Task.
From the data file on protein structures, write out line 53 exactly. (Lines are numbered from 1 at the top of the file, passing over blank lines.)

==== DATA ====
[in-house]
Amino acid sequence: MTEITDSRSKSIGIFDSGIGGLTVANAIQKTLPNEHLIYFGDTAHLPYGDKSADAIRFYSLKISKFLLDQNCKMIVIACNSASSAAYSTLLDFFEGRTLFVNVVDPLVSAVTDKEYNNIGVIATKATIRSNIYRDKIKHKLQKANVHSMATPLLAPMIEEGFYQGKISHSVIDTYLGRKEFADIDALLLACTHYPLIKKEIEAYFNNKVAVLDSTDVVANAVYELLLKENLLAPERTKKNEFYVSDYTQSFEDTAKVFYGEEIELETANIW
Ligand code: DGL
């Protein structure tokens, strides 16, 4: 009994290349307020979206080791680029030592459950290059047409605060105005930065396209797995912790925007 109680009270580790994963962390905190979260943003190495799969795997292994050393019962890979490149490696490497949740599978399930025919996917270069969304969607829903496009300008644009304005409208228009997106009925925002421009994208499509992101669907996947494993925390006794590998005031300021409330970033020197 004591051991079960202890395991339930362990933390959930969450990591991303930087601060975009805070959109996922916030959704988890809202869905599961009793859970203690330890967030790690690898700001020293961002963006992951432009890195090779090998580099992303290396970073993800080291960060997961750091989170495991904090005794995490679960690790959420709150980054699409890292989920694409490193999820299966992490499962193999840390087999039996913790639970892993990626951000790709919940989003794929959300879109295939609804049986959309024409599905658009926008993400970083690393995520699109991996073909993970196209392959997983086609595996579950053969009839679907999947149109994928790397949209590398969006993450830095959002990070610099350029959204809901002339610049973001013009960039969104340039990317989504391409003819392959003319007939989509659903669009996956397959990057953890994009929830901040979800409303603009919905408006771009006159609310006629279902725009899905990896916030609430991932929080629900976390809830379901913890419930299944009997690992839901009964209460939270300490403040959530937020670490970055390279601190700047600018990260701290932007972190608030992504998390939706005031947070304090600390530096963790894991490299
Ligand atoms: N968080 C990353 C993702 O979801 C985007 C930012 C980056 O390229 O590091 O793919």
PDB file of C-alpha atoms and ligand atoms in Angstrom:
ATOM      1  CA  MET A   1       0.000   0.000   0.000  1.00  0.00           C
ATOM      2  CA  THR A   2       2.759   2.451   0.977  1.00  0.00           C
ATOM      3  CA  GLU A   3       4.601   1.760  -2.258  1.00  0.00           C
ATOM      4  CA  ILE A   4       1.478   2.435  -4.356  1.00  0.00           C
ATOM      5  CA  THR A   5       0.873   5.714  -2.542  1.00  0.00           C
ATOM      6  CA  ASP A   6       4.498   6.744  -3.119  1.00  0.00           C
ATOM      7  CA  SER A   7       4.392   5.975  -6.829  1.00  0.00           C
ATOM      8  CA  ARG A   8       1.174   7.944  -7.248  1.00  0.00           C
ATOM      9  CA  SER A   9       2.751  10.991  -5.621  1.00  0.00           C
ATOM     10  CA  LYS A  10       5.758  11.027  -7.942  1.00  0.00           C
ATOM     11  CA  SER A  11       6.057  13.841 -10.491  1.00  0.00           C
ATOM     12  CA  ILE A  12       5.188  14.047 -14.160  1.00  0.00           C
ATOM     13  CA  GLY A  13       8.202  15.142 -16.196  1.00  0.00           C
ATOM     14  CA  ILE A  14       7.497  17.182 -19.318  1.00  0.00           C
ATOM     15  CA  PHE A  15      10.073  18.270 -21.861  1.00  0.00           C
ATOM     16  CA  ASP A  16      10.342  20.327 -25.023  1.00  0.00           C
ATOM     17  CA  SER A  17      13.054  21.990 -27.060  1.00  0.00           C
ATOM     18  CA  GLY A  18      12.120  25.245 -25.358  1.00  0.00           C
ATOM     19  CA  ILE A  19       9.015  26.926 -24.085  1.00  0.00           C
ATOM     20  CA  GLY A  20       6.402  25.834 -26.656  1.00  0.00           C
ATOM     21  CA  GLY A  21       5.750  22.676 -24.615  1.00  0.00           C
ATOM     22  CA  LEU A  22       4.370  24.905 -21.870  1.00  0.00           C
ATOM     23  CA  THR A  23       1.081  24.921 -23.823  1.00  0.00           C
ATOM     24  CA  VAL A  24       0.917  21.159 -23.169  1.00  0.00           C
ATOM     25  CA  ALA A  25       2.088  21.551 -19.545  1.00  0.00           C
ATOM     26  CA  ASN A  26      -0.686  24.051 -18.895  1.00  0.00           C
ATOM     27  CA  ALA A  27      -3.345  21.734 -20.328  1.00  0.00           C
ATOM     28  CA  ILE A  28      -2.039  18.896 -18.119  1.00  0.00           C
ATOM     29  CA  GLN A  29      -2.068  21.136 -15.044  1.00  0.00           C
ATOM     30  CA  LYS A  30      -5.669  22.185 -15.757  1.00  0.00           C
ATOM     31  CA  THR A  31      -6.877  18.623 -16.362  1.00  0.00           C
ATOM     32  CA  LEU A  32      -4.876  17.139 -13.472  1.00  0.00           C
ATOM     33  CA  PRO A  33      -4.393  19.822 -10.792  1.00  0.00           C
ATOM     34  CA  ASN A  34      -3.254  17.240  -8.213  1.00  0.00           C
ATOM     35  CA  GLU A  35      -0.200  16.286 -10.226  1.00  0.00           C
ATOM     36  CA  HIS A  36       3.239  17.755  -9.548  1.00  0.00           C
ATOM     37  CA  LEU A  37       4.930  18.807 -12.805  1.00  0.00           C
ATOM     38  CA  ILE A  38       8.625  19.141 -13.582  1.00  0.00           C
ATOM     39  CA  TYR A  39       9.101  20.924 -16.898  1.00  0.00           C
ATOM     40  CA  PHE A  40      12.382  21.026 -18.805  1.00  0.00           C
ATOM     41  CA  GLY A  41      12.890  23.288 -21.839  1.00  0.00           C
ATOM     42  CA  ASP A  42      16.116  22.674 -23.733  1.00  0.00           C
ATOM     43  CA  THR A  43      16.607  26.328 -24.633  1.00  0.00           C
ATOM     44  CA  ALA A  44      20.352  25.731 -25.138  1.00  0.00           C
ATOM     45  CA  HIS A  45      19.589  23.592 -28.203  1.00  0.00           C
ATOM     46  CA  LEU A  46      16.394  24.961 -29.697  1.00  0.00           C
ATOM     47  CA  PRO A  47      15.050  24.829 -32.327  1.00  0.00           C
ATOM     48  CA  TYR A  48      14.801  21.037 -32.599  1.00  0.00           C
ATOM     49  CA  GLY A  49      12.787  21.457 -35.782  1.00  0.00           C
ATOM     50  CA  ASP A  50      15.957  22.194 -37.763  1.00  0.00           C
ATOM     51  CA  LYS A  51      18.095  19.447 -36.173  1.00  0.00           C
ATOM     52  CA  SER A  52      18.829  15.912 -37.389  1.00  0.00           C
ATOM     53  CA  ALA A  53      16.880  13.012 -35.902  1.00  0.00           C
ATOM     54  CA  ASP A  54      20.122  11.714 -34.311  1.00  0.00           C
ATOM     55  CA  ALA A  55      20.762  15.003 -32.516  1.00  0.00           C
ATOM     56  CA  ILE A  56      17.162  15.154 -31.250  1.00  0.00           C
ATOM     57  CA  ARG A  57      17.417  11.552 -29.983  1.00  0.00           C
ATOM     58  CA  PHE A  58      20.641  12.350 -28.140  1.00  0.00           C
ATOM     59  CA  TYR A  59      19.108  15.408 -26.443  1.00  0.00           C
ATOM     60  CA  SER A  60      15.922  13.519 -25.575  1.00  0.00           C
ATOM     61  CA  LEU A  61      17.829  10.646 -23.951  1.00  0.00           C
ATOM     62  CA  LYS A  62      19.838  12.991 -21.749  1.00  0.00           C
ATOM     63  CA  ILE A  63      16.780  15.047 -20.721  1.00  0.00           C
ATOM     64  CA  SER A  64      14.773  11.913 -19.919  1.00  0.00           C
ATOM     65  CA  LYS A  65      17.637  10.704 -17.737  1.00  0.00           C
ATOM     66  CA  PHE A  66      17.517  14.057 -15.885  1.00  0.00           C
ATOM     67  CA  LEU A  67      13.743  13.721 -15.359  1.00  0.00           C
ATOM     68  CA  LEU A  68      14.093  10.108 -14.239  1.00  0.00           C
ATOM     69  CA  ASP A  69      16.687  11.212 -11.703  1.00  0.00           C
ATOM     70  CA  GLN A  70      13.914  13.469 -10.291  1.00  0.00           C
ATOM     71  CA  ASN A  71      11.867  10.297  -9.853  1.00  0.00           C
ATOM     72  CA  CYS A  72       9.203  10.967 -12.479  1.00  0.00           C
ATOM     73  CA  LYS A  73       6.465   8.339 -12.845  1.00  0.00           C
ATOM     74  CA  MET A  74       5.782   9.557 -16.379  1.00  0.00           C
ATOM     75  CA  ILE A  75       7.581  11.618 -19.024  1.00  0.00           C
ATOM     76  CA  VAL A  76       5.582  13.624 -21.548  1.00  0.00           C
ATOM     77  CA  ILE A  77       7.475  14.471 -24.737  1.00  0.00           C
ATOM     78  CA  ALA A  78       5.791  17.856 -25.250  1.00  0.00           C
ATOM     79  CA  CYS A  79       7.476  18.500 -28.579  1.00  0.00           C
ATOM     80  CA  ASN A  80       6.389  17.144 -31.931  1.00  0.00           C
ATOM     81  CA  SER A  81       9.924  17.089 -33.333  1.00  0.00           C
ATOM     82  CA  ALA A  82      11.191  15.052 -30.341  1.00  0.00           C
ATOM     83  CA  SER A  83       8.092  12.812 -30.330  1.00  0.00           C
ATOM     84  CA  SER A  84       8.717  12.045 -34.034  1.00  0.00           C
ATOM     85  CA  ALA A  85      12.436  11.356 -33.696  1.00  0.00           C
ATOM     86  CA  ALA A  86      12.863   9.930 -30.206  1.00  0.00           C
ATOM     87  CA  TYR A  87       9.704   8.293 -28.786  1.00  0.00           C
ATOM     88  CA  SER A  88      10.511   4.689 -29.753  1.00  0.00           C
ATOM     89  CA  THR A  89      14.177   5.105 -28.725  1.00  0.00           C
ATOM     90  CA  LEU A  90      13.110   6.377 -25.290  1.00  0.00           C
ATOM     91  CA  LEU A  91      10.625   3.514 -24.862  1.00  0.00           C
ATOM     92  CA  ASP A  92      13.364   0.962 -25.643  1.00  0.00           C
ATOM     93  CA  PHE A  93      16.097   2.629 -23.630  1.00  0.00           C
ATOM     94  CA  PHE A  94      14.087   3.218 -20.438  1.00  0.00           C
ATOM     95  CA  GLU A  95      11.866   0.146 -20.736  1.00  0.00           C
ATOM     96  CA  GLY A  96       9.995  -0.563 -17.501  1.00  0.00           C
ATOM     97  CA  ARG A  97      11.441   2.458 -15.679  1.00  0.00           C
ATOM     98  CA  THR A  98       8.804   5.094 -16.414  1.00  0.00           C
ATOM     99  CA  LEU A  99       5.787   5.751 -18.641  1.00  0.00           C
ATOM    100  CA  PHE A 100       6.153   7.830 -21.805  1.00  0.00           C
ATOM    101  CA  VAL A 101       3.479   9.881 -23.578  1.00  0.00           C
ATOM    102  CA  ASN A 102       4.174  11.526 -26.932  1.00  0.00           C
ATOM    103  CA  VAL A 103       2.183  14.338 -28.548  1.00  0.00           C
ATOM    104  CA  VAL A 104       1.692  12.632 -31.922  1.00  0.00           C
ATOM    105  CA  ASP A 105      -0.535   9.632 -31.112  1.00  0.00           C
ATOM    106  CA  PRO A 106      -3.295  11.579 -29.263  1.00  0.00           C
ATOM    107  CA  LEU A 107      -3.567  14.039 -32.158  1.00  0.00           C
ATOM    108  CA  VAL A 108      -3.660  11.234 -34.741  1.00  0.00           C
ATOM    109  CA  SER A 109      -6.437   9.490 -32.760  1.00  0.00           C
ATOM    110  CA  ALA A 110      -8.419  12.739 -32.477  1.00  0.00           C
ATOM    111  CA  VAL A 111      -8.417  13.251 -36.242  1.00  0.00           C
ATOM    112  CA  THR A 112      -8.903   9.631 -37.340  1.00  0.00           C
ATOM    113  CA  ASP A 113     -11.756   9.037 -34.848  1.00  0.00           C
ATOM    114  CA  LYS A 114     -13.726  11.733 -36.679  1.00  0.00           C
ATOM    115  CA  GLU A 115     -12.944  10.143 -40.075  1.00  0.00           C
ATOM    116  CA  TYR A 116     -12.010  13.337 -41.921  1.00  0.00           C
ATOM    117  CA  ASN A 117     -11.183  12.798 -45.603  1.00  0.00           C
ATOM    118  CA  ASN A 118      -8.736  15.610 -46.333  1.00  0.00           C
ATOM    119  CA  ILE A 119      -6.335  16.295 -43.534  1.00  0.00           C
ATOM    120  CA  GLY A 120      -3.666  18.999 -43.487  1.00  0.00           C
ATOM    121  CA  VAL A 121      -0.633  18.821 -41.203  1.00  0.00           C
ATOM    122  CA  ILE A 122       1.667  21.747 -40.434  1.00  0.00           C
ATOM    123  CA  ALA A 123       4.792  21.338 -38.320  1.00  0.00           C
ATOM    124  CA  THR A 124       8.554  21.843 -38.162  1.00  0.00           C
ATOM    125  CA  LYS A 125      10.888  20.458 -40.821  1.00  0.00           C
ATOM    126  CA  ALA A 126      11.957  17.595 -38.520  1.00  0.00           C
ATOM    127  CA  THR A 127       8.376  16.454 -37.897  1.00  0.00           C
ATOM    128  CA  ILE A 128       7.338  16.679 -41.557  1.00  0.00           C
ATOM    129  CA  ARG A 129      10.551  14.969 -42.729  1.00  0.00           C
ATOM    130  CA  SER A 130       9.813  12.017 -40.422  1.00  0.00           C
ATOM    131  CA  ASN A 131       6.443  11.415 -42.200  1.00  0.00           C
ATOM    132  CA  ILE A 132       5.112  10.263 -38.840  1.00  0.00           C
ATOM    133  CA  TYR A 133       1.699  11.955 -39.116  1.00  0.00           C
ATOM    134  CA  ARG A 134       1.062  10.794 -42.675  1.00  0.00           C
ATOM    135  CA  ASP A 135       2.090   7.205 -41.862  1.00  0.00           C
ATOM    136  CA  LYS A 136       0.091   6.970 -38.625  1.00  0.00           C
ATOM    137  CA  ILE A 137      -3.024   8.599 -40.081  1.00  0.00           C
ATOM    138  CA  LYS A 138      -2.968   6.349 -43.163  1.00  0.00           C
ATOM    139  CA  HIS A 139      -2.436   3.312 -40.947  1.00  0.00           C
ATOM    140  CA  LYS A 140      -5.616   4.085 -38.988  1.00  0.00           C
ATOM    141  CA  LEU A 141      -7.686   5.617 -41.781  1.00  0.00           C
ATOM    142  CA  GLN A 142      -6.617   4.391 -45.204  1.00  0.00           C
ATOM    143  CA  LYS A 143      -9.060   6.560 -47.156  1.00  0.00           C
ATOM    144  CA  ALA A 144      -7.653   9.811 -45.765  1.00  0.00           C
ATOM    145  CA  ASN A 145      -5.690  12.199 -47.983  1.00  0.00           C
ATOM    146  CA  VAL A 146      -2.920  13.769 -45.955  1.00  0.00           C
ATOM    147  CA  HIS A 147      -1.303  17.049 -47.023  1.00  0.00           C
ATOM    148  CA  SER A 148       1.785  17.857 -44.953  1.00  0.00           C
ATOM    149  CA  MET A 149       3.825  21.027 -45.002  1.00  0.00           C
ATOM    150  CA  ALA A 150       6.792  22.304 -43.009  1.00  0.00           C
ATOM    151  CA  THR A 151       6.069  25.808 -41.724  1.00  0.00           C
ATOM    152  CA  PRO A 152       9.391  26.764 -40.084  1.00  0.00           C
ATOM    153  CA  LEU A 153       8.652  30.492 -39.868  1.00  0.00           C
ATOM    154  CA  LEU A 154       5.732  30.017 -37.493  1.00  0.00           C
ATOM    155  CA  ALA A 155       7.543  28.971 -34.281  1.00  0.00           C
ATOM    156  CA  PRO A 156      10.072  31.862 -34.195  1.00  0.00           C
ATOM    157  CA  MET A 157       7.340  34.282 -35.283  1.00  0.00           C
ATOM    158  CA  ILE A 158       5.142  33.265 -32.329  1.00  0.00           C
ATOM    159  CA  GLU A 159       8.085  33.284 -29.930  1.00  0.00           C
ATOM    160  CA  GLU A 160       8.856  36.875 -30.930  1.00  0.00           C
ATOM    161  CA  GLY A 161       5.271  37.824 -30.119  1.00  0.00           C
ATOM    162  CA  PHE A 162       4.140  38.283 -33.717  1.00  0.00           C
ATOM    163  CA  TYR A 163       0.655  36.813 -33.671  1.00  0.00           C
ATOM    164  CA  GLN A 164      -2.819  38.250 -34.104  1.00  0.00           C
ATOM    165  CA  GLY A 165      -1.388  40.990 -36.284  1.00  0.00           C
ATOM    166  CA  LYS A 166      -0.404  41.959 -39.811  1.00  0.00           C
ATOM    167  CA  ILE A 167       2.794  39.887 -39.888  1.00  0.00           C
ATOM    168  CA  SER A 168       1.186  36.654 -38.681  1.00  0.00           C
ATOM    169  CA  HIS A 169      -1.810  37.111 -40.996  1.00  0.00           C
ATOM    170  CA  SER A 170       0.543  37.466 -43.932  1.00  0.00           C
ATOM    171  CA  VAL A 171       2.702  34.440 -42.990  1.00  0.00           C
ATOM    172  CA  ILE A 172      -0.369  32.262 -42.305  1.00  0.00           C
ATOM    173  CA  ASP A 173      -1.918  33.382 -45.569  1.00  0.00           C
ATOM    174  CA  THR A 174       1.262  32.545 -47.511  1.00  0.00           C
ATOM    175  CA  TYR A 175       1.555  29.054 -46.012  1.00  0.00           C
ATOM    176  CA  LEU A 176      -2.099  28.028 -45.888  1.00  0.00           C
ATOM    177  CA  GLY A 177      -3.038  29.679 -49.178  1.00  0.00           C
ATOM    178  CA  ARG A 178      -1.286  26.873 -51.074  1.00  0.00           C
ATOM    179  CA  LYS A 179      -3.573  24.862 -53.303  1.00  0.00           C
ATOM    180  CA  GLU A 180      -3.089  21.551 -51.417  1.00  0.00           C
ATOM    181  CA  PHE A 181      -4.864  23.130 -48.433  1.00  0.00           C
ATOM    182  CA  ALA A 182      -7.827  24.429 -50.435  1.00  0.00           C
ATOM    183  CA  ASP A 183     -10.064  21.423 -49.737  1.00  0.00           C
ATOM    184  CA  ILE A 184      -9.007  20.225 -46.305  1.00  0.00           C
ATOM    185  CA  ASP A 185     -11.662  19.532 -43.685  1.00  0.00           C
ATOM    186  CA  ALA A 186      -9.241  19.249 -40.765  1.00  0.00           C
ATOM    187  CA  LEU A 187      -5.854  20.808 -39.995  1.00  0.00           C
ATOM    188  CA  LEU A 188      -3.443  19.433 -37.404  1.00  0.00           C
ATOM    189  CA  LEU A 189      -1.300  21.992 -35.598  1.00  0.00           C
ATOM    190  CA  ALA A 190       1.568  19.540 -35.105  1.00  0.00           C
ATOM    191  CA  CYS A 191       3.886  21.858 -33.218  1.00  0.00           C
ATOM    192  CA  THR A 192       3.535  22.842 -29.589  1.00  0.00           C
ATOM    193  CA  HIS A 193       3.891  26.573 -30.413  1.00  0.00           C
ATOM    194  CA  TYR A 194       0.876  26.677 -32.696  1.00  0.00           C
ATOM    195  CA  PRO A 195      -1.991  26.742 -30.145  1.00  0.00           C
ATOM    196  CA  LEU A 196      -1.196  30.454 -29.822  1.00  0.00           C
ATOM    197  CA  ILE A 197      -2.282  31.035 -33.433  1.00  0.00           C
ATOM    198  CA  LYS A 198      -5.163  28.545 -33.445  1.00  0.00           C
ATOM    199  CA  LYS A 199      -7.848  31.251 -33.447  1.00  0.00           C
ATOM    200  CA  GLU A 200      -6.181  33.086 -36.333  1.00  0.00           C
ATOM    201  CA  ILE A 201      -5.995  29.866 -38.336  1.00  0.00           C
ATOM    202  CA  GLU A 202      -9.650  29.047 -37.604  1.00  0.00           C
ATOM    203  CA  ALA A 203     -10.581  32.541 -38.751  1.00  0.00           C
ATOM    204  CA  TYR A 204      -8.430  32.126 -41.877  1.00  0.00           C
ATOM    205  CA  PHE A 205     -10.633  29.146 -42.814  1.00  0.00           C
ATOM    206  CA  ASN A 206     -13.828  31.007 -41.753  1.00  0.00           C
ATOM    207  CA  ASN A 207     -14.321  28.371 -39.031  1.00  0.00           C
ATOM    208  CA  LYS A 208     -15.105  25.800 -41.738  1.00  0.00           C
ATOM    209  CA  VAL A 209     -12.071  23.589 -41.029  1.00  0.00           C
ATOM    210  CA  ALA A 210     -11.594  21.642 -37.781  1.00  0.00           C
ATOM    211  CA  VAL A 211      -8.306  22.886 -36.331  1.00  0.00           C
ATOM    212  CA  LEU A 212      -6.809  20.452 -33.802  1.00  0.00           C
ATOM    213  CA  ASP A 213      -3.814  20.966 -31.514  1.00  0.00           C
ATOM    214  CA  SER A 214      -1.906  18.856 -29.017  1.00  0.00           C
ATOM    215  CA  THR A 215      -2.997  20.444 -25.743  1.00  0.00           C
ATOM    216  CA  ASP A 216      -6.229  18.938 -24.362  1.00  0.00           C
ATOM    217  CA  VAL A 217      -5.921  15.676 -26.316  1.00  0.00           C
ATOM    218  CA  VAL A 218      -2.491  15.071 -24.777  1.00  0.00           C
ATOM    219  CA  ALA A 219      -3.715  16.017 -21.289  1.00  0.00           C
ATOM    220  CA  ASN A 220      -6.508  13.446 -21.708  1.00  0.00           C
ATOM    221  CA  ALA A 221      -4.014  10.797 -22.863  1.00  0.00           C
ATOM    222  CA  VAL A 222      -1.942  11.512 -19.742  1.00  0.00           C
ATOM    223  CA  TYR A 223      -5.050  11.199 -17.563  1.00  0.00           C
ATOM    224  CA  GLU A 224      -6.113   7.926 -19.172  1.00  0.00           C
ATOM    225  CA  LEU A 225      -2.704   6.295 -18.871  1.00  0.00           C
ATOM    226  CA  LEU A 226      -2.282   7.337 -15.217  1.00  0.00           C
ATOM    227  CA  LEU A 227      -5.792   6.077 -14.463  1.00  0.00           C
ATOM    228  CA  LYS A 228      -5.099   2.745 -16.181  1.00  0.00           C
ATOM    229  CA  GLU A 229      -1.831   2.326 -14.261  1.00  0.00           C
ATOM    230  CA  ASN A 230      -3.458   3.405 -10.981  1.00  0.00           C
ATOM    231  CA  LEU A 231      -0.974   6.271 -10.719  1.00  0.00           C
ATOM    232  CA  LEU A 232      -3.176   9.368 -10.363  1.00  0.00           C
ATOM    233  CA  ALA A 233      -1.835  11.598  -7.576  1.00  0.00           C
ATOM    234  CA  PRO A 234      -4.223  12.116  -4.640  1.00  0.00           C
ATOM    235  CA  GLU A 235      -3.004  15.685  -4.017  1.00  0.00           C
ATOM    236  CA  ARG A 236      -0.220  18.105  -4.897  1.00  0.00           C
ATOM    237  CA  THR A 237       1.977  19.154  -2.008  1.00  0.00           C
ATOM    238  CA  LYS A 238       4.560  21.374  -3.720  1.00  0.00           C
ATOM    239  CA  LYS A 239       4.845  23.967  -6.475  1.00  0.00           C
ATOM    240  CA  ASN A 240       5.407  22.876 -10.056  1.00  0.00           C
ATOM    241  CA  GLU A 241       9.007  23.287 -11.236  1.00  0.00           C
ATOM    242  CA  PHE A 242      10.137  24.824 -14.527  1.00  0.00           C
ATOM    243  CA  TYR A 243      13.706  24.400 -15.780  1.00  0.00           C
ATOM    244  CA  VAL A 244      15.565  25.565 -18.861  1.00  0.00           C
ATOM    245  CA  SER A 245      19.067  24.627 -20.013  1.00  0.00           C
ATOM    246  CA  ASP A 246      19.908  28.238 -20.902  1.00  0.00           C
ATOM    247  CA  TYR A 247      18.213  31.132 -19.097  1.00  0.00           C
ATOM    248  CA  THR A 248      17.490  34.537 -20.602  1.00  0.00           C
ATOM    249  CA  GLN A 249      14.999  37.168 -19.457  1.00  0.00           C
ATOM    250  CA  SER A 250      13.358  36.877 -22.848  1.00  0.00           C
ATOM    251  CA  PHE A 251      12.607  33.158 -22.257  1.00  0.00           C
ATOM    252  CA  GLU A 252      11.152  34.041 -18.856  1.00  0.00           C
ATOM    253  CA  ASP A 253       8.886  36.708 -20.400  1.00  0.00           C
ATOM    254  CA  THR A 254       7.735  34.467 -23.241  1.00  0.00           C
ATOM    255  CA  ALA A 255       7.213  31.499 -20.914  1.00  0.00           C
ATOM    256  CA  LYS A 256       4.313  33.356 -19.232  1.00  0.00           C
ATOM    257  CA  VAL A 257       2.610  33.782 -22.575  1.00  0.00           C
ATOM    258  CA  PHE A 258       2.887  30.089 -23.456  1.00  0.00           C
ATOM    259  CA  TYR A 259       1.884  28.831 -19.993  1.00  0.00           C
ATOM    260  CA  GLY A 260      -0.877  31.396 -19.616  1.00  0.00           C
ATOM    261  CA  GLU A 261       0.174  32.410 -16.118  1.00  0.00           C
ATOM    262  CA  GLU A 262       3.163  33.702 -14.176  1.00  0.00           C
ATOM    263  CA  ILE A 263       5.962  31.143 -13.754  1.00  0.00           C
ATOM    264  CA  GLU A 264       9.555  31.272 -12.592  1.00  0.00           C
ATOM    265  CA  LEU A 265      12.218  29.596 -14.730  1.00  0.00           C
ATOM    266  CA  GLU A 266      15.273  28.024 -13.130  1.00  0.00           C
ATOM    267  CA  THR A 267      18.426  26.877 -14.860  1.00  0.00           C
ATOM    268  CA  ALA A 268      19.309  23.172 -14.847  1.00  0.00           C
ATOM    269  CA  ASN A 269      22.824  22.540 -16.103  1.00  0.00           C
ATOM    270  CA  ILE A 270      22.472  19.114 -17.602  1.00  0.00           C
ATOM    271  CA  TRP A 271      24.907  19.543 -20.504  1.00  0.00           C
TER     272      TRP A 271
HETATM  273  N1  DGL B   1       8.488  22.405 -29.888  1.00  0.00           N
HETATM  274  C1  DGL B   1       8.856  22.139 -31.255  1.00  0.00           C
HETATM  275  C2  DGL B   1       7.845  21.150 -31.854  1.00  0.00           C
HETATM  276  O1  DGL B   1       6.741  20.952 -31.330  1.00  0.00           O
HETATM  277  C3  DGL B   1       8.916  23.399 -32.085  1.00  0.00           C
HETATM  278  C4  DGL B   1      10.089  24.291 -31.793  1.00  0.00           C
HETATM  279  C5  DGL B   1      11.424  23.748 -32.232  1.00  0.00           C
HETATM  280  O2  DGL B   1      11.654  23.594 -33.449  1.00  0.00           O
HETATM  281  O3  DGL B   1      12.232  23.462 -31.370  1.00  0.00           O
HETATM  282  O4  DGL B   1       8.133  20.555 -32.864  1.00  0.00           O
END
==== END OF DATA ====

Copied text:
ATOM     47  CA  PRO A  47      15.050  24.829 -32.327  1.00  0.00           C